Come and See (Idi i smotri)

Come and See

Didn’t I tell you not to dig…

I read a review or article somewhere that basically makes the case that even the well-known war films like Apocalypse Now and Full Metal Jacket have nothing on Idi i Smotri, a Russian film by Elem Klimov. Having seen both of the other films, and having experienced their portrayals of the ruthlessness and horrifying nature of war, I wondered how that could be. After watching this one for myself, I get it. I had only been watching portrayals before. No other film, not Apocalypse Now, not Full Metal Jacket, not All Quiet on the Western Front; nothing I’ve seen so perfectly captures the true horror and pointlessness of war. There is always a veneer, a thin layer of “Hollywood” that keeps everything on the screen fictional, as if this were a mild encouragement that yes, this is all just the product of an imagination, and it wasn’t really real. Sure, Idi i Smotri is technically fictional as well, but there is no wall, no layer, no transparent barrier that shields us from what is happening on screen. We are brought into the film, into the horror and the devastation that follows Flyora as he experiences what war is really like, not some dolled-up farce that poses for war.

Flyora is our main character, a young lad who, when we open the film, we find digging in the sand for a weapon, a rifle, of any kind, so he can go and join the front. He succeeds, and he is sent off to join the nearest regiment. From there, the film follows him as he goes through experience after experience; the film doesn’t have a plot as much as it has a relative forward motion, throwing Flyora from one encounter to the next and seeing the innocence of the lad slowly erode away. By the end, he is nothing but a shell, hollowed out by the relentless atrocity that he has been swept along with. So, why is this so effective? Because it’s a damn great film, that’s why. The camerawork, especially for being in a war film, was absolutely exquisite. Shots are carefully composed, the camera movement was fluid and intuitive; this is the work of a real artisan who knows their craft. Klimov also uses the unnerving tactic of having his characters, rather than stand stoically looking off-screen, instead stare directly into the camera, almost like an Errol Morris documentary. Their faces fill the screen, and we see directly into their souls, their expressions speaking volumes more than any lines they could ever say, in an effect not unlike La Passion de Jeanne d’Arc.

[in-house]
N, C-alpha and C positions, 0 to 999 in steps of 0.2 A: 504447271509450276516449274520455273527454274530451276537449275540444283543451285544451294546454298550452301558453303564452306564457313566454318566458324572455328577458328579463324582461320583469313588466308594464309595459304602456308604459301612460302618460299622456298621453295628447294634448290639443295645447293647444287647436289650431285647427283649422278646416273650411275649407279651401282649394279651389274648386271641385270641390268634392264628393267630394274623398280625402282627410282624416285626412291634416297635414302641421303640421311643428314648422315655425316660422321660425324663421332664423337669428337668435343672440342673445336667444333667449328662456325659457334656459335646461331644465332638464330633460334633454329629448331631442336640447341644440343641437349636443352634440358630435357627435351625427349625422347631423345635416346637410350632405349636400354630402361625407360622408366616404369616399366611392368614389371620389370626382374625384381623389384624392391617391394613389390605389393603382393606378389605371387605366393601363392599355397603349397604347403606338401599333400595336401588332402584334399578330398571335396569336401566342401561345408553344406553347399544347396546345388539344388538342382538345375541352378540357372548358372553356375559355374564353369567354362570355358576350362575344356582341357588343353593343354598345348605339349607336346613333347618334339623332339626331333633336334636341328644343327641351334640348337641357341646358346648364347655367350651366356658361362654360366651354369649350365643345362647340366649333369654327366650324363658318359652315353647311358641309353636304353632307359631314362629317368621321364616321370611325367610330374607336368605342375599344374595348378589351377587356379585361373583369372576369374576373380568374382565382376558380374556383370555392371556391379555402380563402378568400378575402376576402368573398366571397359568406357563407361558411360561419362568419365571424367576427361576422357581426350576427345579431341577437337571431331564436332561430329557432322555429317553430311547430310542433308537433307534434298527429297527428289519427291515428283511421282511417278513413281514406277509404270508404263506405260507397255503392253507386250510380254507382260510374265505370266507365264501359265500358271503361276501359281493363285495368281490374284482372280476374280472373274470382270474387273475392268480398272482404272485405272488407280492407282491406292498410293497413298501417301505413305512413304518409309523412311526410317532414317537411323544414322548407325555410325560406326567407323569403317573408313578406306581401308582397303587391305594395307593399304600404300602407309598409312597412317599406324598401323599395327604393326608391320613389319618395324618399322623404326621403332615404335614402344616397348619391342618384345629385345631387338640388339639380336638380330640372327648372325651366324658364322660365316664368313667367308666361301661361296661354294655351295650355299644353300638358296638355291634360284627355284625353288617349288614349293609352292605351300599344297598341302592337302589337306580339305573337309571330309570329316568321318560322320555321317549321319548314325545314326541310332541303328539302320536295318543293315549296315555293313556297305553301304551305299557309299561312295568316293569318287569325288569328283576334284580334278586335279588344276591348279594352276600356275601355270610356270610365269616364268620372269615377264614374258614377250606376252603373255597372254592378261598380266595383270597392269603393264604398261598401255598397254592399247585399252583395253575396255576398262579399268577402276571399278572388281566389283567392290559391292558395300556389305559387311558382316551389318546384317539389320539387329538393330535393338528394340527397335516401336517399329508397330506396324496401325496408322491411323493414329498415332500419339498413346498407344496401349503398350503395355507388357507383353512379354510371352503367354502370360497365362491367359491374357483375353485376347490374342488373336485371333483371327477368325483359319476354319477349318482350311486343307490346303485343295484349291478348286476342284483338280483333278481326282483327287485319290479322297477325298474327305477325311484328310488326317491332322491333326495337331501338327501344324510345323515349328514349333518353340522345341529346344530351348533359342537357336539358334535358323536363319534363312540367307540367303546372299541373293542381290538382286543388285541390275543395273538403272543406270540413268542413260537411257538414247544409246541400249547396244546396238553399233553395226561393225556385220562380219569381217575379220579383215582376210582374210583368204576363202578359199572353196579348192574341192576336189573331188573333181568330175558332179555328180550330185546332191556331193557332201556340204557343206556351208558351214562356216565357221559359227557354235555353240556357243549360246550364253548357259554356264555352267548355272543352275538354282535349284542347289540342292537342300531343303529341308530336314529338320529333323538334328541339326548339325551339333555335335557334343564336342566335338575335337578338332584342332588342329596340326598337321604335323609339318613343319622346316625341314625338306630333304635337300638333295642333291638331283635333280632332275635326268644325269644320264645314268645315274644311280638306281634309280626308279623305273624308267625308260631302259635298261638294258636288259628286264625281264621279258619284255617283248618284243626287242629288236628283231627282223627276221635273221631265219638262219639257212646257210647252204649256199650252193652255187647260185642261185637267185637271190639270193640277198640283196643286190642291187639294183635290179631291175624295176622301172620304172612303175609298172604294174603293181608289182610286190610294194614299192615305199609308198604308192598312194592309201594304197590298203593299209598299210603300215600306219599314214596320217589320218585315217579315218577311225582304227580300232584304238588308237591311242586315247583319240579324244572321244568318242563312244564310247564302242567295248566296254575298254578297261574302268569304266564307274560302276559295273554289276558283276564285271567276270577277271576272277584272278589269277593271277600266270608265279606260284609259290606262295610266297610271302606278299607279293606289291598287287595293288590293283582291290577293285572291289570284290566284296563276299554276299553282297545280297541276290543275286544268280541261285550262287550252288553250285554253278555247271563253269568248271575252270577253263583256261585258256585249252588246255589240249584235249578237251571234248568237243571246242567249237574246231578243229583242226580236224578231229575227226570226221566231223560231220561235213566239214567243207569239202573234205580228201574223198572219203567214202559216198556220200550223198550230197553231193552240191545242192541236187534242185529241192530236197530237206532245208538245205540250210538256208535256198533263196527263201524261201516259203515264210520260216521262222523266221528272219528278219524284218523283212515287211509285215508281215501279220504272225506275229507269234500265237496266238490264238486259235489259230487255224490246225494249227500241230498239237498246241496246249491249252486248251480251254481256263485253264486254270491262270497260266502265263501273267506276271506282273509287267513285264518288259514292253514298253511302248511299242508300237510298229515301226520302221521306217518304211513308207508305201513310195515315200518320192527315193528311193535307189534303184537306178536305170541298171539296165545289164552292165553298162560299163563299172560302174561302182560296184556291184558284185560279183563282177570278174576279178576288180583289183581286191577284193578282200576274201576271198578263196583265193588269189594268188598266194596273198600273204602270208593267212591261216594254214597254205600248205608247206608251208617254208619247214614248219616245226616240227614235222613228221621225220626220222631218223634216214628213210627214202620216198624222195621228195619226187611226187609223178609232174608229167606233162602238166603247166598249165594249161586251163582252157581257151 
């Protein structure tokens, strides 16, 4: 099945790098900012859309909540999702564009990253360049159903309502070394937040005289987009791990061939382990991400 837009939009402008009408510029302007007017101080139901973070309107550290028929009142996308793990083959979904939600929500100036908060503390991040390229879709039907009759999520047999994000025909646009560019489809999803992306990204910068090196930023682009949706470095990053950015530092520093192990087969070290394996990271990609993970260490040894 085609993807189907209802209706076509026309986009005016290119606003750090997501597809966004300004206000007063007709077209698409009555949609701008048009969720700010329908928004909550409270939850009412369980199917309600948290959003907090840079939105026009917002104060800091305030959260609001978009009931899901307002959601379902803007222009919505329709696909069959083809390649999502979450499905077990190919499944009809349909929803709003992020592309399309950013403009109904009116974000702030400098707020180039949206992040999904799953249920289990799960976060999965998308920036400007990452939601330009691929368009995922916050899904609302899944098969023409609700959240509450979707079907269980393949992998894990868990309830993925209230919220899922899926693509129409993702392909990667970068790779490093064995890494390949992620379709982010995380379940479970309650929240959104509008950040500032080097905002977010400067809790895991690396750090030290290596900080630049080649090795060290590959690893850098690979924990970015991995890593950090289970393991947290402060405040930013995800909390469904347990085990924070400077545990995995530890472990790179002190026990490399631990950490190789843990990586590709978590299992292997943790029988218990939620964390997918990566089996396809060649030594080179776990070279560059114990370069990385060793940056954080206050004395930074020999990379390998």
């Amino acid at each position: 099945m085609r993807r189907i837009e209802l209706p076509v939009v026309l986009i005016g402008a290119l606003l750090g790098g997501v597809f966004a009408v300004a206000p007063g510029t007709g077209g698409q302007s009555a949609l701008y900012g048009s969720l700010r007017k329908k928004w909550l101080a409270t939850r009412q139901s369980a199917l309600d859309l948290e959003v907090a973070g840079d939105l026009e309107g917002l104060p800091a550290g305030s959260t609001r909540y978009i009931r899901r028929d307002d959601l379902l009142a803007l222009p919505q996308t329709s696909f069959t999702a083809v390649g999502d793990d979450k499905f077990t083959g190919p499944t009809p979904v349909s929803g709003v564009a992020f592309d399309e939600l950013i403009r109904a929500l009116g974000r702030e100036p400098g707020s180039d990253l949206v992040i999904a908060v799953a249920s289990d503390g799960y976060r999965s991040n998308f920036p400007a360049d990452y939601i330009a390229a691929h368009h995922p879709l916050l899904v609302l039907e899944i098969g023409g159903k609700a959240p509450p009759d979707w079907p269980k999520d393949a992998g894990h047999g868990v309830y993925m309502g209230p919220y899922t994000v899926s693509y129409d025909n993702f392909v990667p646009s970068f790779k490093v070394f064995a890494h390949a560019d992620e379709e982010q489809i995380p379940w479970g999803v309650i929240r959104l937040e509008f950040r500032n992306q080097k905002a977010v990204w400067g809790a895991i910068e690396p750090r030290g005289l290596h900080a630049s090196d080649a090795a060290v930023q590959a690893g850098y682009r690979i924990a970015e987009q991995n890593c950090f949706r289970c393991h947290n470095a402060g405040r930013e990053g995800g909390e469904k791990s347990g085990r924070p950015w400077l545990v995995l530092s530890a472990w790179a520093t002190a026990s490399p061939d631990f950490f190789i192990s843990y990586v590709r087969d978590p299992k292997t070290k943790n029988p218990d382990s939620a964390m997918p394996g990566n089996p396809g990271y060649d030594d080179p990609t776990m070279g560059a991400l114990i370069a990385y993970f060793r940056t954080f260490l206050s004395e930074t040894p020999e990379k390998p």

When this was over, I had to take a few minutes to catch a breather and collect myself. This was an unrelenting film, and a completely uninhibited one. War is a common topic in film, but as I put forth before, most war films have that air of a fictionalized story, so there’s a disconnect between us and what’s on screen. With Idi i Smotri, there is no disconnect. This picture wants to get it in your head: war is the worst, ugliest thing on this planet, and it makes one hell of a case. If you can stomach such a powerfully brutal film, this is definitely one to put on your lists to see at some point. But be careful; this isn’t one to watch when you’re in a particularly good mood, as it will surely end it. Then again, you might not want to watch it when you’re in a rather rough mood either; you might be convinced that life on this world really isn’t worth it.

Arbitrary Rating: 9/10

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2 thoughts on “Come and See (Idi i smotri)

  1. Yeah, me, too. I watched the DVD menu for about five minutes before I could move when I watched this one. And yet it’s also one I recommend without hesitation–it’s the sort of movie anyone in favor of any war anywhere needs to see.

    • I came up with a good comparison after I posted this review, and I was tempted to edit it to include it somewhere: This film is the Requiem for a Dream of war films. I felt almost the same after I saw this as I did after I saw Requiem; I just felt empty inside.

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